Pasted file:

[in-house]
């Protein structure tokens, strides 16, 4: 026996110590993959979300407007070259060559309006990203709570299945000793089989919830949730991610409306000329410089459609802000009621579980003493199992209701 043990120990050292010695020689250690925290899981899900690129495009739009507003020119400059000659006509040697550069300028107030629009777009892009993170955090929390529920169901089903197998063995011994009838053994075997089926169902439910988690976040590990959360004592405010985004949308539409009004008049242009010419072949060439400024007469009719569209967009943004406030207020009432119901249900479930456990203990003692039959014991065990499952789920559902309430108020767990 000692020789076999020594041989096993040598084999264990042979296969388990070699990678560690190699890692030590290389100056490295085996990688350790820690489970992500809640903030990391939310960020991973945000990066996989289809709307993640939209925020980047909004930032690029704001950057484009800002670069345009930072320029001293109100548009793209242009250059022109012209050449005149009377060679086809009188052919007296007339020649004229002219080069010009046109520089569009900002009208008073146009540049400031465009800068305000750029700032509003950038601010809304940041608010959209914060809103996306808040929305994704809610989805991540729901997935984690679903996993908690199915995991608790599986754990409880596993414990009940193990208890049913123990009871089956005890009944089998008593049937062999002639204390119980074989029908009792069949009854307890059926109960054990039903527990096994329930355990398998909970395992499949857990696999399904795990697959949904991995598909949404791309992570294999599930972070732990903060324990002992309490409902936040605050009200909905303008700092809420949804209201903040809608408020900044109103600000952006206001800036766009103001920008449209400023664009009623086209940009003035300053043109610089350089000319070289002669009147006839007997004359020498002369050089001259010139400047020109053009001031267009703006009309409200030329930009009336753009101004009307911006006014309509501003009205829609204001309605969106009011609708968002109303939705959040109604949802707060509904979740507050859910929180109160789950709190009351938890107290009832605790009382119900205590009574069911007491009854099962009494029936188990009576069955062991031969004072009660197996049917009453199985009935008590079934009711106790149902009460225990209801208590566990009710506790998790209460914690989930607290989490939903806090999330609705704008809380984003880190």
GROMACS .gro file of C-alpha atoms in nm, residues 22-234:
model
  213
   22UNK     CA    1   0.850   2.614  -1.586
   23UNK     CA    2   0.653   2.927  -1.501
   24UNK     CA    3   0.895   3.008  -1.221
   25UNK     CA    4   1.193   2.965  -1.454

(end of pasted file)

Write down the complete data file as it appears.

[in-house]
């Protein structure tokens, strides 16, 4: 026996110590993959979300407007070259060559309006990203709570299945000793089989919830949730991610409306000329410089459609802000009621579980003493199992209701 043990120990050292010695020689250690925290899981899900690129495009739009507003020119400059000659006509040697550069300028107030629009777009892009993170955090929390529920169901089903197998063995011994009838053994075997089926169902439910988690976040590990959360004592405010985004949308539409009004008049242009010419072949060439400024007469009719569209967009943004406030207020009432119901249900479930456990203990003692039959014991065990499952789920559902309430108020767990 000692020789076999020594041989096993040598084999264990042979296969388990070699990678560690190699890692030590290389100056490295085996990688350790820690489970992500809640903030990391939310960020991973945000990066996989289809709307993640939209925020980047909004930032690029704001950057484009800002670069345009930072320029001293109100548009793209242009250059022109012209050449005149009377060679086809009188052919007296007339020649004229002219080069010009046109520089569009900002009208008073146009540049400031465009800068305000750029700032509003950038601010809304940041608010959209914060809103996306808040929305994704809610989805991540729901997935984690679903996993908690199915995991608790599986754990409880596993414990009940193990208890049913123990009871089956005890009944089998008593049937062999002639204390119980074989029908009792069949009854307890059926109960054990039903527990096994329930355990398998909970395992499949857990696999399904795990697959949904991995598909949404791309992570294999599930972070732990903060324990002992309490409902936040605050009200909905303008700092809420949804209201903040809608408020900044109103600000952006206001800036766009103001920008449209400023664009009623086209940009003035300053043109610089350089000319070289002669009147006839007997004359020498002369050089001259010139400047020109053009001031267009703006009309409200030329930009009336753009101004009307911006006014309509501003009205829609204001309605969106009011609708968002109303939705959040109604949802707060509904979740507050859910929180109160789950709190009351938890107290009832605790009382119900205590009574069911007491009854099962009494029936188990009576069955062991031969004072009660197996049917009453199985009935008590079934009711106790149902009460225990209801208590566990009710506790998790209460914690989930607290989490939903806090999330609705704008809380984003880190």
GROMACS .gro file of C-alpha atoms in nm, residues 22-234:
model
  213
   22UNK     CA    1   0.850   2.614  -1.586
   23UNK     CA    2   0.653   2.927  -1.501
   24UNK     CA    3   0.895   3.008  -1.221
   25UNK     CA    4   1.193   2.965  -1.454